The birthday girl happily stayed on the ship

The only problem was that Allan and I were miserable! We were seasick on top of having caught some kind of stomach bug and spent a lot of time being nauseous. This meant sometimes skipping the ship’s sumptuous buffet to subsist on saltine crackers. I remember trying to watch glaciers calving (breaking off) in the distance from the ship’s deck, and ending up flopping back down in a deck chair.We also felt very claustrophobic on a boat and very removed from the sights we were seeing.

But this trip wasn’t about us. After five days,the ship reached its destination and we said goodbye to Lillian and Martin. They were going back home and we were heading to Anchorage via a rental car. Allan and I were finally feeling better and were certainly more comfortable traveling about on our own.

But we will never forget how happy we made Lillian–giving her exactly the birthday present she wanted.

Posted in Travel with young kids, Uncategorized | Tagged , , | 13 Comments

Getting Around with Young Children While Traveling

Getting around with young children comfortably takes equipment. Following are our experiences with gear we found essential when traveling with babies, toddlers, and preschoolers.
Getting Around with Babies
My husband and I were truly surprised at how happy our three-month-old babies were seeing the city of Vancouver from the comfort of their Baby Bjorns. The padded fabric front carriers left our hands free for securely holding onto a public transit pole or consulting a map and our kids loved looking at tall buildings and the people on the monorail. At the very least, both babies loved being snugly attached to their happy parents! 

Babies Love Looking Out from Front Carriers
Getting Around with Toddlers
The amount of bulky baby gear we took to visit Prague and Budapest for two weeks with two eighteen-month-olds was staggering. We took two car seats, a folding McLaren double stroller, and two backpack child carriers. When the small taxi sent from our hotel arrived at the airport, we were actually glad the airline had misplaced one of our bags (which was delivered to our hotel later) because it wouldn’t have fit in the tiny trunk.
We absolutely used every bit of equipment. The car seats we used in the plane to keep both kids (and us) comfortable on a long flight; the stroller was good for naps on the go, served as a high chair in a pinch, and enabled one parent to take both kids on solo jaunts. The backpack child carriers were very useful when walking on ancient cobblestone streets or unpaved roads.
Backpack Carrier in Front of John Lennon Memorial in Prague

Getting Around with Preschoolers

When traveling around Turkey with two-year-olds, the double stroller allowed both kids to easily get out and run around to kick the soccer ball we kept in a string bag draped over the handles of the stroller.  (Having kids burn off energy increases parents’ chances of being able to sight-see peacefully.)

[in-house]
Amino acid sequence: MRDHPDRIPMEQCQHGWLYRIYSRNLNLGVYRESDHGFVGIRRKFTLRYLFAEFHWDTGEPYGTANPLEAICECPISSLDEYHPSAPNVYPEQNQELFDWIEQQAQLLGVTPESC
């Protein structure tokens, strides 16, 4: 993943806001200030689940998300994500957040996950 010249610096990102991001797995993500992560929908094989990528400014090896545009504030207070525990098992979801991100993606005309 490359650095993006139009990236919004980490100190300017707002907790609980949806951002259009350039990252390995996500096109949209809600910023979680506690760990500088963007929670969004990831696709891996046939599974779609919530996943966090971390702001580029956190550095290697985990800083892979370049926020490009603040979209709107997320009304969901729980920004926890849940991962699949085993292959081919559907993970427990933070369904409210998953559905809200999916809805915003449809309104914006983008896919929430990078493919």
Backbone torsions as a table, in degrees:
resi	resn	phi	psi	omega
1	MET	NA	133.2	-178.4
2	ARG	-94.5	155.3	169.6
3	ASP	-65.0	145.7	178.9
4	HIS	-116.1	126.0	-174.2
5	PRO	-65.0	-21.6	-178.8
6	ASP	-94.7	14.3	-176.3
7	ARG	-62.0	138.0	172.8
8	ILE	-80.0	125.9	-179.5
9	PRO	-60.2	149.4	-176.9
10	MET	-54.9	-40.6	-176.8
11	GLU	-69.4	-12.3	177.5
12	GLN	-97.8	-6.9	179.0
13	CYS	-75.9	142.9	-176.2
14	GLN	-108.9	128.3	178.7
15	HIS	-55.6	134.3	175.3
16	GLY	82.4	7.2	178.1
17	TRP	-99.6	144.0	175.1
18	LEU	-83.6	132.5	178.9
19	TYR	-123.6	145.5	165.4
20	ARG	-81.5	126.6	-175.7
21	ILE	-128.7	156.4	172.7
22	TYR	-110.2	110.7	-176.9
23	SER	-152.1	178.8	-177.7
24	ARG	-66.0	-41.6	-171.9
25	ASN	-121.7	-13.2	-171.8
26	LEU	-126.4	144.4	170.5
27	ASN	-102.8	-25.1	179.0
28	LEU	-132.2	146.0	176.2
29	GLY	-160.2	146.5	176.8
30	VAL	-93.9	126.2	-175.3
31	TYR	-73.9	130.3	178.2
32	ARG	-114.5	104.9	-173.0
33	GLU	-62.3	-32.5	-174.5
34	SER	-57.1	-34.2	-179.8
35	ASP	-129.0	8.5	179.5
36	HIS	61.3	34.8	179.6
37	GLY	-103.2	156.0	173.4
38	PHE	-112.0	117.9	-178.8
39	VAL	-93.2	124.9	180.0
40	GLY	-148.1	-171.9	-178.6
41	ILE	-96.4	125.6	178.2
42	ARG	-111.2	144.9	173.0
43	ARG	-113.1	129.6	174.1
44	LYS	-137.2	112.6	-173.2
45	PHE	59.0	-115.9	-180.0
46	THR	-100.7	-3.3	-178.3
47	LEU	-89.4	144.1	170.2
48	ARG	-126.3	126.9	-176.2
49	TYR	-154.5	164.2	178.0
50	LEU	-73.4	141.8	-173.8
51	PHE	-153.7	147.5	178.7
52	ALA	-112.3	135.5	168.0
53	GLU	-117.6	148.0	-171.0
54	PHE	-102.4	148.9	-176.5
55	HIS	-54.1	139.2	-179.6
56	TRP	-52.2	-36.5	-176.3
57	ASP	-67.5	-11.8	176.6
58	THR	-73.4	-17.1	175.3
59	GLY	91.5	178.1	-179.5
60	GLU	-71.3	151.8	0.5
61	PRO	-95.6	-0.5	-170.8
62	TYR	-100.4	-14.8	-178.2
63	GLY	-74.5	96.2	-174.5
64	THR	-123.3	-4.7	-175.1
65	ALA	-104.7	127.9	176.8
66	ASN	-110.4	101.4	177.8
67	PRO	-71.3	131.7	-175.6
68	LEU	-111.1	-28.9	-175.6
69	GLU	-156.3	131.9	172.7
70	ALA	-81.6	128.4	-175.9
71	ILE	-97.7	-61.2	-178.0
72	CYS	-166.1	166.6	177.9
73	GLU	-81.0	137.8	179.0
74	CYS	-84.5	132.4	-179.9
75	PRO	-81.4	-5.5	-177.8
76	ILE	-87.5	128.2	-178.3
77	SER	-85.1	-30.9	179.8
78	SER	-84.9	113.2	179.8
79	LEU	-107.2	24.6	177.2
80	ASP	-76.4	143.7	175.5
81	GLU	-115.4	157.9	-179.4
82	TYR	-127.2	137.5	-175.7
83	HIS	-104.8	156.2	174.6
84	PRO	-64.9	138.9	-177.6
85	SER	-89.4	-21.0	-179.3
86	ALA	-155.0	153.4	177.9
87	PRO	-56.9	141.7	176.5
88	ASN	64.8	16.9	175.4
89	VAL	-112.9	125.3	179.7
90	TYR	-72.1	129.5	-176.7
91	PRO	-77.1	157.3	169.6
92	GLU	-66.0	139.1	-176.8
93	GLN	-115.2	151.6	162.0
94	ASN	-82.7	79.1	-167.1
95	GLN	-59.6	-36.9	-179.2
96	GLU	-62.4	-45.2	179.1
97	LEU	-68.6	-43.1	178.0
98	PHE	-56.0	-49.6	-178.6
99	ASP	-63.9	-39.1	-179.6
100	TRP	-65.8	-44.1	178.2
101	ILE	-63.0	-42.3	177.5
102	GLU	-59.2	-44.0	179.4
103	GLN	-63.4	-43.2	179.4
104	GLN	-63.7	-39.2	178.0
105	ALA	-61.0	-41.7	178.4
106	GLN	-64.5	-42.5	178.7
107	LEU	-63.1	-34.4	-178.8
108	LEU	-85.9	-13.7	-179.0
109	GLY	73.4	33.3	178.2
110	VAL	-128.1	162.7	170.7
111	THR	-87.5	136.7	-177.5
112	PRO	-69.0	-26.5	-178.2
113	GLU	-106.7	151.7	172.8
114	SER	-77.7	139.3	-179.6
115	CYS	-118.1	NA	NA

Stroller in Front of Budapest Parliment
Although we still used a stroller occasionally in Australia with our three-year-old preschoolers (finding that streetcars allowed open strollers to board in the rear), we found that the backpack carriers were indispensable because they enabled us to take many spectacular hikes in national parks on remote dirt trails. We also carried booster seats to use when driving around the country and to facilitate naps on the long plane flight to and from America.
Lugging all the baby gear (front carriers, car seats, backpack carriers, double stroller, booster seats) on vacation was surely cumbersome, but each piece served its purpose and allowed us more flexibility while traveling.
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Taking Kids on Public Transit is Easier Outside the United States

My mother routinely took three kids and a large clunky carriage on the New York City subway by herself, waiting at the top of the stairs for kind fellow travelers to help carry it up and down. You would think that taking a compact, twenty-first century stroller on the Muni Metro in “Transit First” San Francisco would pose no problem.
Sadly, even in a city where buses have been retrofitted to carry bicycles on the front, many transit operators (and fellow passengers) act like any parent taking kids on the bus must have left the SUV at home for the day. 

The good news is that it is usually far easier to take kids on public transit once you leave the auto-dependent United States. Countries that impose heavy taxes on gasoline understand that citizens of all ages have little alternative to relying on transit, so they are much more accommodating to families traveling via bus, subway, or streetcar.
 

Streetcar in Australia

We found this to be the case everywhere we visited. On streetcars in Prague, we saw a decal of a baby in a carriage near the rear door. Even though we didn’t speak the language, we understood it meant that caregivers with strollers were welcome to board there. Traveling on the elevator-free subway in Budapest, we were stopped by a couple of humorless fare inspectors who asked us to show proof that we paid our fare. Of course, they had no problem with us taking an open double stroller on the Metro.
Taking young kids on public transit is a great way to see a city. Parents avoid the stress of driving and parking in a congested area, children get exposed to an environmentally-friendly form of transportation, and everyone benefits from one less car on the road.
Posted in Australian with kids, Eastern Europe with kids, Getting around with kids, Uncategorized | Tagged , , , , , | 11 Comments

Customer Service in Costa Rica

Costa Rica is a great vacation destination with kids. We went for two weeks in 2006 and relaxed on its warm, beautiful beaches; explored the flora and fauna of the cloud forest at Monteverde and the area near the Arenal volcano: and enjoyed thrilling adventures such as zip lining through the jungle canopy.